1. The parking scene: True, you can park in one of the stadium's garages, but as anyone who used to attend Miami Hurricanes football games at the Orange Bowl can tell you, there's nothing like paying to park in someone's front yard (which may or may not have a resident rooster keeping watch) and wandering through Little Havana on your way to the stadium. Last year I parked three blocks from the stadium one September Saturday evening (for $10 — not the windfall residents expected when the stadium opened). A child's birthday party was being held in a yard across the street, with children jumping in a bounce castle while Lil' Wayne was bumpin on the stereo. This is one of the most anodyne things I have seen around that neighborhood, which tells you everything you need to know.

2. Speaking of the Orange Bowl ... : One of the nicer touches in the stadium's design is an art installation along the East Plaza outside Marlins Park. The letters from the old Orange Bowl's facade have been recreated as standalone pieces stuck in the concrete promenade. Designed by Miami native Daniel Arsham, it's as if the old sign fell apart into the concrete during construction, an inventive nod to the history of the stadium site. You should also check out the Orange Bowl history exhibit in sections 24-25 of the main concourse.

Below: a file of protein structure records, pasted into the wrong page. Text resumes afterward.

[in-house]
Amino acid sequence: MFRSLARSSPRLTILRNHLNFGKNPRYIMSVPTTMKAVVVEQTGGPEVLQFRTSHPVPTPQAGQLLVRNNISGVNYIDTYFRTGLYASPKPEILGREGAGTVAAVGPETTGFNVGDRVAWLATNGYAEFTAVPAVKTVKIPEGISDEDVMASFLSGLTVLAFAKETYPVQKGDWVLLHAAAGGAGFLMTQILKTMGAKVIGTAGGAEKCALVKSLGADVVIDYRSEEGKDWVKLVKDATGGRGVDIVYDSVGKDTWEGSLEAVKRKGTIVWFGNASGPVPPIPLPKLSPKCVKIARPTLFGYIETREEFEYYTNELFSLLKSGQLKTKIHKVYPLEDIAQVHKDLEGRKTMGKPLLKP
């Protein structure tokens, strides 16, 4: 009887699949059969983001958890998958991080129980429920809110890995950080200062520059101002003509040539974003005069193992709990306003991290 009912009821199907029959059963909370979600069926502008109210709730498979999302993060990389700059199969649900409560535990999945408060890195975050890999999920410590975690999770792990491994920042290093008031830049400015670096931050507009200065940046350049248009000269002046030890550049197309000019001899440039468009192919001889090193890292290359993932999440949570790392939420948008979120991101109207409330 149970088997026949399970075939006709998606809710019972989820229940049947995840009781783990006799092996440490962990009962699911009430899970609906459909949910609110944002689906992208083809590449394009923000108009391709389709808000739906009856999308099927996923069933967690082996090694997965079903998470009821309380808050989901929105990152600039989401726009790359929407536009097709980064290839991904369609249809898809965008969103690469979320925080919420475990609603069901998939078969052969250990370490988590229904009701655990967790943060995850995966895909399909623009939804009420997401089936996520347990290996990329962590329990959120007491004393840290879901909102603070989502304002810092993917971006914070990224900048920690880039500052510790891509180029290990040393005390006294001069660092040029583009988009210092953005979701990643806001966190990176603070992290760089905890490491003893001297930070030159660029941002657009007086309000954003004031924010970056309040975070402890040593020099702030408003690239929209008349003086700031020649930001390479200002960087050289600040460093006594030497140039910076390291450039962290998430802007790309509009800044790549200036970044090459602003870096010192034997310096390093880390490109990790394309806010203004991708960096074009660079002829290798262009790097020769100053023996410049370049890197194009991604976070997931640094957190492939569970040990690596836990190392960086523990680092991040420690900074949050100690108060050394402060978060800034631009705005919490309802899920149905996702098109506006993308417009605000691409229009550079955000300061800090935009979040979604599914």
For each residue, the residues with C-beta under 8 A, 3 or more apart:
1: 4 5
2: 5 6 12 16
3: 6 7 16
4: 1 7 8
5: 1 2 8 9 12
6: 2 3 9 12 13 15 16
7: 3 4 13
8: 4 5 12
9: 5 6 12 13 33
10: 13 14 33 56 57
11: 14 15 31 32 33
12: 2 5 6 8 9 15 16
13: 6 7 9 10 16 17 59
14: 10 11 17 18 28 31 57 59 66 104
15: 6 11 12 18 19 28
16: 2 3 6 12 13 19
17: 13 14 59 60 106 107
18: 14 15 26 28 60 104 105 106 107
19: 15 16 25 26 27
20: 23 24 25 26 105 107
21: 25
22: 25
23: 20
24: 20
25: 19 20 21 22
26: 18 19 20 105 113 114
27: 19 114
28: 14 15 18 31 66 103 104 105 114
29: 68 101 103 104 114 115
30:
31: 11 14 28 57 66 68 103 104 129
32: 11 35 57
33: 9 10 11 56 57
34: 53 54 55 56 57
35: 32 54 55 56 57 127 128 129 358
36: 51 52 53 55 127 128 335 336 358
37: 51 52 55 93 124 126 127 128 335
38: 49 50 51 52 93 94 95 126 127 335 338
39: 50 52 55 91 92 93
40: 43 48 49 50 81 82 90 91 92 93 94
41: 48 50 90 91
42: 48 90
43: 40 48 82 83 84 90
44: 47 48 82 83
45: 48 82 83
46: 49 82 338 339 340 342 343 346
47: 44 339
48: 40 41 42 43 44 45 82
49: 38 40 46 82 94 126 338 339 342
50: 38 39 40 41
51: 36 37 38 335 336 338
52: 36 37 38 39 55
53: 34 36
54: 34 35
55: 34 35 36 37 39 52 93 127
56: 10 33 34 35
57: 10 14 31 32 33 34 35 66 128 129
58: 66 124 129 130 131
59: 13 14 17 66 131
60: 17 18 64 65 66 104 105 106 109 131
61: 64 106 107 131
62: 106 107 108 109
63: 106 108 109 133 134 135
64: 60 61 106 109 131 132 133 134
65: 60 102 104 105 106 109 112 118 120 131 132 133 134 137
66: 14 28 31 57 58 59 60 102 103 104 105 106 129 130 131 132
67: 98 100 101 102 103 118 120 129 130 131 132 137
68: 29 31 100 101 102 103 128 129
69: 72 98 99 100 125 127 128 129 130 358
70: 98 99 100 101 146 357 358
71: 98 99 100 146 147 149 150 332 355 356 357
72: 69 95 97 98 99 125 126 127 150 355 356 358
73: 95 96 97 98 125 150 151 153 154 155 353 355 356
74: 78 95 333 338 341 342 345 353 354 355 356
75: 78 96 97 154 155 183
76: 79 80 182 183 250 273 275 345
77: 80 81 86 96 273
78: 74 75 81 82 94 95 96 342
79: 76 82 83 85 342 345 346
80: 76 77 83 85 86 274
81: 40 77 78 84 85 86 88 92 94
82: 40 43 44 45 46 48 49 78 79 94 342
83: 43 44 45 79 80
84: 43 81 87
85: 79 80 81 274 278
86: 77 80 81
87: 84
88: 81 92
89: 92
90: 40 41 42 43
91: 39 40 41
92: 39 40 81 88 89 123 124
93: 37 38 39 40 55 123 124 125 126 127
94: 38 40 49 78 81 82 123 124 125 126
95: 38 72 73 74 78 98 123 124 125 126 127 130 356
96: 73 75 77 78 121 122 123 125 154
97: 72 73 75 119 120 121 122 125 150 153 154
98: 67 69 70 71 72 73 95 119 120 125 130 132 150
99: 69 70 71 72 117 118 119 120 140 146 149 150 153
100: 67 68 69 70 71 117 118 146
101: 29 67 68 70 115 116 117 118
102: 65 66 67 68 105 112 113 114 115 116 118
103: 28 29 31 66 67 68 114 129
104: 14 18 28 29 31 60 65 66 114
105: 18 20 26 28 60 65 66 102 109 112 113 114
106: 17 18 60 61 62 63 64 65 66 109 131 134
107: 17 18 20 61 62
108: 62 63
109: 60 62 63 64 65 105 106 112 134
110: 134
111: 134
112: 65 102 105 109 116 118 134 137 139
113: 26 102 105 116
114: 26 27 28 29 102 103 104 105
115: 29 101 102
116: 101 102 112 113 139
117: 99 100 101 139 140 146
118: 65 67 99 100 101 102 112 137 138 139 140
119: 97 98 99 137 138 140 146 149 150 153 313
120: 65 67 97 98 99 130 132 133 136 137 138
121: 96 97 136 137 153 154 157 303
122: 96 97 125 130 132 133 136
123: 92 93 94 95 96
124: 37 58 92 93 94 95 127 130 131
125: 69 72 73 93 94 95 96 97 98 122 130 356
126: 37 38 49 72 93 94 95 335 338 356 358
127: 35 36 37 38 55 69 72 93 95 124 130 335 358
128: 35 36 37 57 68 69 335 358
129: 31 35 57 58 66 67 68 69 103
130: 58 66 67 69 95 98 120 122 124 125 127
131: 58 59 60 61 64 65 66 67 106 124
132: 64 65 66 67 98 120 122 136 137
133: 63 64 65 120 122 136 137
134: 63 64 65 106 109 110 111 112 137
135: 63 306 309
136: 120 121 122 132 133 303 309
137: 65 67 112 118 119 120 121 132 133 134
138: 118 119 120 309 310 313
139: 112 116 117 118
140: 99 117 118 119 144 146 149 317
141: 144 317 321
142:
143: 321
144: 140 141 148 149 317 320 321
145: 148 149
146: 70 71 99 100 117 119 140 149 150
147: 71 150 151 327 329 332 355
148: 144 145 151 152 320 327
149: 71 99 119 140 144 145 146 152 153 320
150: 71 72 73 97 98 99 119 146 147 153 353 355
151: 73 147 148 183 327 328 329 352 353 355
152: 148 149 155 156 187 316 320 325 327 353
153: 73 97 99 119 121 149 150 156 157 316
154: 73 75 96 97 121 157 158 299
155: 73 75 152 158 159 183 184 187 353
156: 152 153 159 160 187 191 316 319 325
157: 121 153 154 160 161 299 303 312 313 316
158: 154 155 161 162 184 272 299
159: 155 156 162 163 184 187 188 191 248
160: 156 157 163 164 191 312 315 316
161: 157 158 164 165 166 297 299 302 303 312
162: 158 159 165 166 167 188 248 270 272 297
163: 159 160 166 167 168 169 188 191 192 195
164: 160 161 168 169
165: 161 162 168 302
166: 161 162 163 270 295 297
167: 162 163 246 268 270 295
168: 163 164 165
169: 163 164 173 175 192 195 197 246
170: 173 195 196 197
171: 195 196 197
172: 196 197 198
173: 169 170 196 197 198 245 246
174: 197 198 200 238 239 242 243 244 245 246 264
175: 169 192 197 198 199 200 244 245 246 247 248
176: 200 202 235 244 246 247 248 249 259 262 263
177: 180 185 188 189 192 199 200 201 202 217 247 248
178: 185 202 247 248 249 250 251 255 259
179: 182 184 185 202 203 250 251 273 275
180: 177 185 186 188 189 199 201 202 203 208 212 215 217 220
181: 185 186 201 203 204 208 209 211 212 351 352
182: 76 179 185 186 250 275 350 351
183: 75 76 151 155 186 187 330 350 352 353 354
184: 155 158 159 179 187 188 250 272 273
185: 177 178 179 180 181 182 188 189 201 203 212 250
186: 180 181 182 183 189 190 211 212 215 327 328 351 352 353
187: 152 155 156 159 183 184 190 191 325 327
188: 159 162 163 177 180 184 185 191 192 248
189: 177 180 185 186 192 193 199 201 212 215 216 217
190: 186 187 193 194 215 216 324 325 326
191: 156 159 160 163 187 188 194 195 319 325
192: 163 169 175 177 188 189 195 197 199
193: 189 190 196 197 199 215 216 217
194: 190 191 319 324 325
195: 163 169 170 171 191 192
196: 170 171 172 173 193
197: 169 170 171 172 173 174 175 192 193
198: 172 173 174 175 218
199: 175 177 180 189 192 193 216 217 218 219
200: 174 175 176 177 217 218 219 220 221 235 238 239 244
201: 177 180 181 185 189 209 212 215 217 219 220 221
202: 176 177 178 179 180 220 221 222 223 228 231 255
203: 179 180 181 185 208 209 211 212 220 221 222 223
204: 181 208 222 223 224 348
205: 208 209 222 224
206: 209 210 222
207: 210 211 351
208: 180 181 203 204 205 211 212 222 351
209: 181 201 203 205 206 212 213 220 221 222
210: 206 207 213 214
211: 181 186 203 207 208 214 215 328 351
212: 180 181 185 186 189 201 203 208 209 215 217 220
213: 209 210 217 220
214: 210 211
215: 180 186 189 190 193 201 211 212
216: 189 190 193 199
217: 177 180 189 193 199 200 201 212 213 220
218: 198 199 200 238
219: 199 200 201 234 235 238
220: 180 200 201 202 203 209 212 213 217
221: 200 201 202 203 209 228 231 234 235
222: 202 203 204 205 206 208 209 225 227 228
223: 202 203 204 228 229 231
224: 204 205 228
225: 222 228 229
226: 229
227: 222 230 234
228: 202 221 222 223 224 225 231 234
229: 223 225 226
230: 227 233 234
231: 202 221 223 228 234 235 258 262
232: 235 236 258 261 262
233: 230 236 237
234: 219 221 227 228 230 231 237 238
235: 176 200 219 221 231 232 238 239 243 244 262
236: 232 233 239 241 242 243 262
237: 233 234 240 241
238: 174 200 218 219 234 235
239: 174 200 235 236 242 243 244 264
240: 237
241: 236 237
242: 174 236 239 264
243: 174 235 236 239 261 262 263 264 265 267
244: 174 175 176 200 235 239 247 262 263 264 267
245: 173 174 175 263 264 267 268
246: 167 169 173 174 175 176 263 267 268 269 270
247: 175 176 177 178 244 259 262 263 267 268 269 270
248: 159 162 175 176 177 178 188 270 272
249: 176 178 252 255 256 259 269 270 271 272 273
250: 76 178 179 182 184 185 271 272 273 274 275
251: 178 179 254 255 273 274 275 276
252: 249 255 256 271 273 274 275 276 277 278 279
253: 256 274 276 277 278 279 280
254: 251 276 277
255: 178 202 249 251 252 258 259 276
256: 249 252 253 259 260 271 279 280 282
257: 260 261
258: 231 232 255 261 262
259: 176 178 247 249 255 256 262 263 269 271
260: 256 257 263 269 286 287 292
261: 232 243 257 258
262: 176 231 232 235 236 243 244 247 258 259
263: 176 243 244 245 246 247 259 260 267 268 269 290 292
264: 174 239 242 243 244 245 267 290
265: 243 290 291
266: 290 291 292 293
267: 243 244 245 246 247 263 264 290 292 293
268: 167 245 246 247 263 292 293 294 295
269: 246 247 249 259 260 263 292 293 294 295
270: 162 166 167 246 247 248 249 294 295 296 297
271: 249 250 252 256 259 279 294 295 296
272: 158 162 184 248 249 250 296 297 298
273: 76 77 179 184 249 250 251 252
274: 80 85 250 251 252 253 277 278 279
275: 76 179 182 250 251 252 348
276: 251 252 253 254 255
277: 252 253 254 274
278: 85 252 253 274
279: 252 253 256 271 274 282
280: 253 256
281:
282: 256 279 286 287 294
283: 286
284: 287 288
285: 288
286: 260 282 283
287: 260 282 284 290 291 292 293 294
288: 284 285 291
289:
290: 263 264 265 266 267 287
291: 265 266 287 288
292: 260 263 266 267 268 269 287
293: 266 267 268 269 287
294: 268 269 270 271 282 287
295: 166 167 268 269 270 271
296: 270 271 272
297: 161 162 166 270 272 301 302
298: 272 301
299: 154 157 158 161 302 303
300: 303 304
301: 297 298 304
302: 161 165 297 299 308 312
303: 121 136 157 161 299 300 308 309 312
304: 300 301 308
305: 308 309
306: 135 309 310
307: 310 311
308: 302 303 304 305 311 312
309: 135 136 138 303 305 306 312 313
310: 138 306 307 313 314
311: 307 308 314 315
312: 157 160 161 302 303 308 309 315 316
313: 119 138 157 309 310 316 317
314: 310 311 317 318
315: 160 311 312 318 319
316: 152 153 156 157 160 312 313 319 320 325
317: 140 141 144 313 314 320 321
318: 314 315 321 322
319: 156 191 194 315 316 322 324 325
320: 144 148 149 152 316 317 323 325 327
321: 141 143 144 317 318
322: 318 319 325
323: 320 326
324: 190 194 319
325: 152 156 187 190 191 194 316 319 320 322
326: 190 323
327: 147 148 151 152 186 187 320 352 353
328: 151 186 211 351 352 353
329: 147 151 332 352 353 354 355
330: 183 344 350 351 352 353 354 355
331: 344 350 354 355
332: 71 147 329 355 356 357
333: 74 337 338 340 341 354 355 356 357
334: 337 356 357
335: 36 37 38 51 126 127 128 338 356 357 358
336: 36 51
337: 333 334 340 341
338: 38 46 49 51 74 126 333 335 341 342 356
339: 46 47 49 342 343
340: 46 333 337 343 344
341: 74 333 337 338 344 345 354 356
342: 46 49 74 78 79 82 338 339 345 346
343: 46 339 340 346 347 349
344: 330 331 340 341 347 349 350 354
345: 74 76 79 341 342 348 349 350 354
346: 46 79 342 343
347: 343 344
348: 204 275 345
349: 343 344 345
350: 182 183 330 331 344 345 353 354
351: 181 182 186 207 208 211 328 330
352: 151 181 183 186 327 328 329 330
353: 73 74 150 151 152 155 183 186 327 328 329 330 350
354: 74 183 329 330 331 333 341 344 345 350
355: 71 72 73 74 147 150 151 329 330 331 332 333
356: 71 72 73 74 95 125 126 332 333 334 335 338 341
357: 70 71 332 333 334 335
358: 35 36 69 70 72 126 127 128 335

3. The bobblehead museum: This one gets a lot of publicity, and for good reason, it's totally mesmerizing. Hundreds upon hundreds of bobbleheads sit in an enormous glass enclosure in section 15, getting jiggled every minute or so by ingenious shifting shelves. There are plenty of Marlins represented in the museum, but every franchise is featured, and even the greatest bobblehead of all time (Vin Scully, duh) is in the collection.